Dan Janison has been a reporter at Newsday since 1997.
If the summer's street clashes in Ferguson, Missouri, have any resonance on Long Island, it may be found in the broad demographic changes of the American suburb -- the kind of long-term shift that residents of a certain age are most likely to notice.
The Ferguson disturbances -- prompted by the shooting death of an African-American teenager by a white police officer -- generated instant images of what we'd have once called "urban riots" of a kind that occurred within New York City or Los Angeles or Chicago in previous decades.
But unlike those big urban backdrops, Ferguson is just a suburb of St. Louis with a population of 21,000.
Is it too obvious to note that suburbs, like cities, have undergone important demographic shifts?
Dante Chinni, who heads the American Communities Project at American University, doesn't seem to think so. He posted online in the wake of Ferguson: "The suburbs are becoming more like the big cities they sit near -- more diverse, with a combination of rich and poor residents, and in some cases that is creating tensions."
Of course this does not mean confrontations like Ferguson's are coming to other suburbs, he writes, "but it does mean that the elements that sit underneath those tensions may be present in more suburbs today then they have been previously."
Nassau and Suffolk, as well as Westchester, Rockland and parts of northern New Jersey, are classified among 107 counties that Chinni's "communities project" calls the "inner-ring urban suburbs."
"On Long Island, I would say the likelihood of an explosion like the one in Ferguson -- although there are places that are isolated, poor and alienated -- is small," said Lawrence Levy, executive dean of the National Center for Suburban Studies at Hofstra University.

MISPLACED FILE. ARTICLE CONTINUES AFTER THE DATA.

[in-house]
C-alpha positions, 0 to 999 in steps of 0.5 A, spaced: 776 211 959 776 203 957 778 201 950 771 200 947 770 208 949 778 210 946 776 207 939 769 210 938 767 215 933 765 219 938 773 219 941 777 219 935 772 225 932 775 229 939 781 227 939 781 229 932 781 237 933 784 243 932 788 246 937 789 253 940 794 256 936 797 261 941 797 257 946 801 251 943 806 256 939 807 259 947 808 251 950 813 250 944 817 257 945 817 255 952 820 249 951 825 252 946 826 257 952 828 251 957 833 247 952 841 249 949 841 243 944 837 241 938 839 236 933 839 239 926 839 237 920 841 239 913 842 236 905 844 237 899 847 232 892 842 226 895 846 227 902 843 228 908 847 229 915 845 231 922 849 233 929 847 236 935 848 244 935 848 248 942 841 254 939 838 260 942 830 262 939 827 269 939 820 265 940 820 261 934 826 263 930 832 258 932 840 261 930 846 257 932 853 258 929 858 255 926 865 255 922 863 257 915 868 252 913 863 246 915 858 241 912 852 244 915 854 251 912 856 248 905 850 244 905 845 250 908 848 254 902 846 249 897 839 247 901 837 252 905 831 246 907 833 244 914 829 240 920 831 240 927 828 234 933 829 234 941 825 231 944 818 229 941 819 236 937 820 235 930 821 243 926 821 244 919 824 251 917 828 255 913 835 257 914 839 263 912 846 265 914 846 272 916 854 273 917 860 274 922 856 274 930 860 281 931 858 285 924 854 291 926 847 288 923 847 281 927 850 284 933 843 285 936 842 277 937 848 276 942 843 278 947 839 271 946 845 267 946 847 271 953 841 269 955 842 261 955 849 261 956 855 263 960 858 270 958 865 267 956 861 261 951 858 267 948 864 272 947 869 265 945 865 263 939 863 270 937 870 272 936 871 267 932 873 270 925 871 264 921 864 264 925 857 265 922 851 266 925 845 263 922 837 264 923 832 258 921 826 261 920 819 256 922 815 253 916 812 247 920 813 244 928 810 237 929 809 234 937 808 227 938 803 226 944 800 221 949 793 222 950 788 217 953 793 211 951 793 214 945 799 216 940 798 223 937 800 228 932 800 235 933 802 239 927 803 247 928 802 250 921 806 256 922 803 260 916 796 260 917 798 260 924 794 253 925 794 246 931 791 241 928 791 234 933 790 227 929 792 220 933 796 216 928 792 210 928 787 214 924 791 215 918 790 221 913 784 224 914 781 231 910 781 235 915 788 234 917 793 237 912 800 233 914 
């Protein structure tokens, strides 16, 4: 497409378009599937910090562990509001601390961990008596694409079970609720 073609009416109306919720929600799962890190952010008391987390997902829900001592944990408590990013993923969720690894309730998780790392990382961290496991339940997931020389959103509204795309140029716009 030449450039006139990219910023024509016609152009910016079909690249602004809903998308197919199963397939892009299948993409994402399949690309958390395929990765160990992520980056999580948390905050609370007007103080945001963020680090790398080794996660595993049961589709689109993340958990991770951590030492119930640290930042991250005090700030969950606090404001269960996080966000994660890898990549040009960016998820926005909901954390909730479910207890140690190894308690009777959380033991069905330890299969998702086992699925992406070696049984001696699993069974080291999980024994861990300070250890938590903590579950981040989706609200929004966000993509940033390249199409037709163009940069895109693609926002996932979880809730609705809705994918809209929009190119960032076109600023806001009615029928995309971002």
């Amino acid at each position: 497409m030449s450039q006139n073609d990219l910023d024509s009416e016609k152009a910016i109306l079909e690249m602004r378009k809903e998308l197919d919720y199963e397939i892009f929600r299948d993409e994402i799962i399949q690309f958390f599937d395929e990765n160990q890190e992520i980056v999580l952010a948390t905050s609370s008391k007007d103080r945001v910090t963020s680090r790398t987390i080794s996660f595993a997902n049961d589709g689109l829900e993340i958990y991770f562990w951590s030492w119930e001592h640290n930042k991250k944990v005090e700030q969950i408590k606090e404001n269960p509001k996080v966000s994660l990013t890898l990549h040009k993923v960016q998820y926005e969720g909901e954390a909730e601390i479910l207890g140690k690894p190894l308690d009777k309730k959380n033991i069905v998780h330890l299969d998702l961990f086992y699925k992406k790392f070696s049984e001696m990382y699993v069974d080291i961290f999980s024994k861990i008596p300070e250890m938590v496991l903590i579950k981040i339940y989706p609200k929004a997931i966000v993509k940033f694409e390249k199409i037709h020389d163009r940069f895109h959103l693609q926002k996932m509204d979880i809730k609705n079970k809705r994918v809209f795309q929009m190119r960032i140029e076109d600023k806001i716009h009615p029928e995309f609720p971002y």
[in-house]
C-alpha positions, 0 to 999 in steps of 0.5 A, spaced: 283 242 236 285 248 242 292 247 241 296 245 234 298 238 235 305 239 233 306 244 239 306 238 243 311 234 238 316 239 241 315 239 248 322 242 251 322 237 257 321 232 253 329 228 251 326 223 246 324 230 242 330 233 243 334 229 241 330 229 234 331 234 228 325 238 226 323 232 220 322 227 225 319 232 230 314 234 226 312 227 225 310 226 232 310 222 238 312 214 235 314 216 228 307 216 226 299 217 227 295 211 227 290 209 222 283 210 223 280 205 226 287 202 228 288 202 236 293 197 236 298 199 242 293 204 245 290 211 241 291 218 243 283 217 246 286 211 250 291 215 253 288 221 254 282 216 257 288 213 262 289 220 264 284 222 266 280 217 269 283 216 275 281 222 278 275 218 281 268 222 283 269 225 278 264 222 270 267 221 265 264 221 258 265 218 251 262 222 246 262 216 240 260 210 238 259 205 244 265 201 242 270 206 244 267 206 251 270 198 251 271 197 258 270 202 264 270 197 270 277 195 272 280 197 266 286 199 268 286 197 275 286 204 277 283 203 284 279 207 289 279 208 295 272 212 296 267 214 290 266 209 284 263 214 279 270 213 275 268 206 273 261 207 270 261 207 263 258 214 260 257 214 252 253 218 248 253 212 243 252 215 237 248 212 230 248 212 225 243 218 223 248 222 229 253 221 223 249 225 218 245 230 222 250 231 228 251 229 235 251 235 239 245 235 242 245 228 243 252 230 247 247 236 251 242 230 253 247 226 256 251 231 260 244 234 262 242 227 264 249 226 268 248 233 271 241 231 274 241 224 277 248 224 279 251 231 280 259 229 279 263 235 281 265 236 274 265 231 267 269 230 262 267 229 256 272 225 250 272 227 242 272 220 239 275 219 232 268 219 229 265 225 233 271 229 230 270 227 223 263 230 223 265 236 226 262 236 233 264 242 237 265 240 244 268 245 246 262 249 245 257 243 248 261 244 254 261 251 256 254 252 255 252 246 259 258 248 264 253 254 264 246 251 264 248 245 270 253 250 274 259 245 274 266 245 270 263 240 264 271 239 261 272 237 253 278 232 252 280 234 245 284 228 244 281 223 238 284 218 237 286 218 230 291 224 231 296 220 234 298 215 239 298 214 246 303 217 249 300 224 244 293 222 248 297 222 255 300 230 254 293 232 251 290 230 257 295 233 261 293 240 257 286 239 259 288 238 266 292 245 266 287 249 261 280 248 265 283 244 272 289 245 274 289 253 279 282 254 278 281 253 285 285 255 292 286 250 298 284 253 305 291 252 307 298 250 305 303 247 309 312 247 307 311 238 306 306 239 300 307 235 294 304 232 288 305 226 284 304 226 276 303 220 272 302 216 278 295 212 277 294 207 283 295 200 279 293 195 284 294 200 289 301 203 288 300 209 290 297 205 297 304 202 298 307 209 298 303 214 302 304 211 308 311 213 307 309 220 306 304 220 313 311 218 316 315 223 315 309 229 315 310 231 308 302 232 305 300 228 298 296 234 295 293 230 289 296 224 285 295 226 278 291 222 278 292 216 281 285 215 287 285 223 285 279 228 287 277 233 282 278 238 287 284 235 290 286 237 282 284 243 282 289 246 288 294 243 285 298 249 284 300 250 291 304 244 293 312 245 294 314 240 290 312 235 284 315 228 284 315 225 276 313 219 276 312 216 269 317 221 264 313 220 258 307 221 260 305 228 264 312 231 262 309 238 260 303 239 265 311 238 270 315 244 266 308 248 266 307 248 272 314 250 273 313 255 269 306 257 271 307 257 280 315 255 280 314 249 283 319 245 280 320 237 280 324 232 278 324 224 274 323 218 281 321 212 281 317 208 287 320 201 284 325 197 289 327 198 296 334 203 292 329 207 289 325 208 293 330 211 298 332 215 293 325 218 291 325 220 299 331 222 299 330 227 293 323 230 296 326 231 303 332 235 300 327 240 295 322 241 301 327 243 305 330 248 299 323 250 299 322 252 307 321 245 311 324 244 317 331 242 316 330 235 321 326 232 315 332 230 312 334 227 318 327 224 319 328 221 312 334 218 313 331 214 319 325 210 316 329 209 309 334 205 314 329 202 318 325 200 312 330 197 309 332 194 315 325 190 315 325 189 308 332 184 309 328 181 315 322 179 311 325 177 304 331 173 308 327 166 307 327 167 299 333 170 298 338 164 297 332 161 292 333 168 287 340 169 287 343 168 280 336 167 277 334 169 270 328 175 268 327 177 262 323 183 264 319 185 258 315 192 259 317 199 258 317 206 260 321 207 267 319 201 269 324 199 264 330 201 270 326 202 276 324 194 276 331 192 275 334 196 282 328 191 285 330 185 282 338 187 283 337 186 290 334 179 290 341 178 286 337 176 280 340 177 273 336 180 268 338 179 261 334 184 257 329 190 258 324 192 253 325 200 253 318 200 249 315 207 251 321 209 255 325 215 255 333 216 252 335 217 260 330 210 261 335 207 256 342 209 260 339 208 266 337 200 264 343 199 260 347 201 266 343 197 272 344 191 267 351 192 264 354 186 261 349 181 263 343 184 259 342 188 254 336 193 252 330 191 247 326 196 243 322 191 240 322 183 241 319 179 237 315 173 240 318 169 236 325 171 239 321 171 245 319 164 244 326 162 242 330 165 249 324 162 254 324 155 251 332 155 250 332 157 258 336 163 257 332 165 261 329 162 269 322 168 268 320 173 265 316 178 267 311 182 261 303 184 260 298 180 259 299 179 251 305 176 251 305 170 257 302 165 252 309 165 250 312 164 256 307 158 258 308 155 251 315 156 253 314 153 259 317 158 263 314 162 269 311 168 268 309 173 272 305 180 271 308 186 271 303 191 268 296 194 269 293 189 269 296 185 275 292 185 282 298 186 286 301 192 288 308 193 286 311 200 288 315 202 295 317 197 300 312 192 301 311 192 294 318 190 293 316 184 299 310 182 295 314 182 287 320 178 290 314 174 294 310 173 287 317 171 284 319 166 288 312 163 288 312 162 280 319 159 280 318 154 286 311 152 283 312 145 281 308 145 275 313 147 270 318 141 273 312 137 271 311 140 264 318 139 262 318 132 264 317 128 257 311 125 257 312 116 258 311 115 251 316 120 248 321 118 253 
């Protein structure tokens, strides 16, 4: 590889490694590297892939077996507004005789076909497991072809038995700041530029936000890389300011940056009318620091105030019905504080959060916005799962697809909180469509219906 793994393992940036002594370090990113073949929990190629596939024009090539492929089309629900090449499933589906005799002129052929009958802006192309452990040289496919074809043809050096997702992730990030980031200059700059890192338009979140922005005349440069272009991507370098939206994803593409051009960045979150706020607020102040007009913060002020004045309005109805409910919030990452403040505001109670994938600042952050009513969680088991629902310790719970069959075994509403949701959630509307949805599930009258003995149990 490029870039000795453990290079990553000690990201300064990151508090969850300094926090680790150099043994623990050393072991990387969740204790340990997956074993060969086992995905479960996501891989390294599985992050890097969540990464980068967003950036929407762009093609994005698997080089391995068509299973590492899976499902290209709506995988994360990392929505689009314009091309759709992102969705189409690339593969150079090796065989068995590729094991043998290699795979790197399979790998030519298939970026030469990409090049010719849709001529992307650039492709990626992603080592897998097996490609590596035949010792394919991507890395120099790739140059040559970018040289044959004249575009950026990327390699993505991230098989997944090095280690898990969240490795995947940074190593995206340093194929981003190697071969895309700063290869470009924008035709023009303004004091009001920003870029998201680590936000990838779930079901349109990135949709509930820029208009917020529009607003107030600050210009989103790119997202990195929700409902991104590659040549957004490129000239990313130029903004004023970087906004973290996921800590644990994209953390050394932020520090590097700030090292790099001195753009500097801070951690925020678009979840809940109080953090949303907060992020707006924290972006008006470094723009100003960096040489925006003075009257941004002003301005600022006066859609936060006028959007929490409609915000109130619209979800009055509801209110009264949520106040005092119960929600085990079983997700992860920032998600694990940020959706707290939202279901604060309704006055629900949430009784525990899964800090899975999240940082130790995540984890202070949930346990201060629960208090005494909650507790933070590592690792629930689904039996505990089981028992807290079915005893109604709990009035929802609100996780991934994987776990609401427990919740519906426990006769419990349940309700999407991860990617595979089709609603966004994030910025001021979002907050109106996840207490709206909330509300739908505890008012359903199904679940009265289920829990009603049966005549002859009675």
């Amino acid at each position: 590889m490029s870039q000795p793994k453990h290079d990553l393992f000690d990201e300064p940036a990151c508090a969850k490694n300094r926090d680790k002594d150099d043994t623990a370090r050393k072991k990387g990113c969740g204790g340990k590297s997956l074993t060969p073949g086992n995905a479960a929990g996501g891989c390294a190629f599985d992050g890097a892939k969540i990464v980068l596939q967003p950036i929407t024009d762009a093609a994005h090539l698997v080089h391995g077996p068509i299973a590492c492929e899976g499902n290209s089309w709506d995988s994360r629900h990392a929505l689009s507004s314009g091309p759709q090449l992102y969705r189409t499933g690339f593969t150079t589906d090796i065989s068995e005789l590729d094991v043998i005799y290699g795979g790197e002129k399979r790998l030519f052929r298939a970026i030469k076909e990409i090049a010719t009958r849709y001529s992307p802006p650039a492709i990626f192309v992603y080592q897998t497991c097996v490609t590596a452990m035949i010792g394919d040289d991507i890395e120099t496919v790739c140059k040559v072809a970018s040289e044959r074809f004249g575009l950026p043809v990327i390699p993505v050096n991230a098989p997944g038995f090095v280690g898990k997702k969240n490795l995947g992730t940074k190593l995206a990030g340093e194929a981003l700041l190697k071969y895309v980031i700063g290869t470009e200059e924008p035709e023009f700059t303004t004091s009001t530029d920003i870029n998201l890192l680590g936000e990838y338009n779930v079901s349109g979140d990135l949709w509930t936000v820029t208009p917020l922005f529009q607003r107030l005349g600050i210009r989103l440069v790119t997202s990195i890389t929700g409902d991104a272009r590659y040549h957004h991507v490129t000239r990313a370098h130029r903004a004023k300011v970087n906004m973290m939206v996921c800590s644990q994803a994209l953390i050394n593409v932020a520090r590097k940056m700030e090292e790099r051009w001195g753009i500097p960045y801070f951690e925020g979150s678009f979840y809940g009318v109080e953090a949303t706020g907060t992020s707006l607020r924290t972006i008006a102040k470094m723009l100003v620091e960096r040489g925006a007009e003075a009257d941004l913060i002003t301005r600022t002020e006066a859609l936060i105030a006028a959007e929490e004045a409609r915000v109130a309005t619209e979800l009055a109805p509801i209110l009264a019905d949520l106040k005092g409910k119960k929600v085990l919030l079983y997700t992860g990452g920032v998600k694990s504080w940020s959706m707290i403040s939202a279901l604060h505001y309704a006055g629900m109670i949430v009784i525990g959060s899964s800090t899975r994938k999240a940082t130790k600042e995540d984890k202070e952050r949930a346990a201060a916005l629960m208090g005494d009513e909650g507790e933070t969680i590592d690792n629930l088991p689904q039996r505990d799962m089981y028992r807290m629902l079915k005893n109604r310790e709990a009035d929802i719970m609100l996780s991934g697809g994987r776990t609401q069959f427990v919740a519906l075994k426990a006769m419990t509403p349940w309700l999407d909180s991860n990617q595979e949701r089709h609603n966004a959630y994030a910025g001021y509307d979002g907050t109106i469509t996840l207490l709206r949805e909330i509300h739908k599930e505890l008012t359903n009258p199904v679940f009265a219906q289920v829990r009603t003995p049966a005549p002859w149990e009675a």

Over many years, for one thing, the political establishment has taken steps, sometimes with not-so-subtle nudging, to "enfranchise minority voters by creating districts that nonwhites could win," Levy said -- carefully adding this doesn't mean bias is eliminated.
Elizabeth Kneebone, a fellow at the nonprofit Brookings Institution, has pointed out that based on census figures, Ferguson's poor population doubled in the 10 to 12 years following 2000.
For Long Island as a whole, it may be a proper time to simply repeat some of the big 10-year trends turned up in the 2010 census (as cited by Newsday reporter Olivia Winslow).
The Hispanic population grew 56 percent in that 10-year period to 441,594, totaling 15.55 percent of the total population for Nassau and Suffolk. The black population reached 260,273, totaling 9.2 percent of Long Island. Asians totaled 5.4 percent.
The minority population grew from 23.6 to 31.3 percent overall, and non-Hispanic whites declined to a current 68.7 percent of the two-county total.
Consider Newsday's recent reporting on the changes that an influx of immigrant poor bring to Hampton Bays. The details differ from Missouri in big and important ways, but both are notable for taking place far from the inner city.
For suburbs throughout the nation, the key economic questions continue to be affordable housing and jobs -- and what role they play given the comeback of the cities, which long ago lost the monopoly on diversity.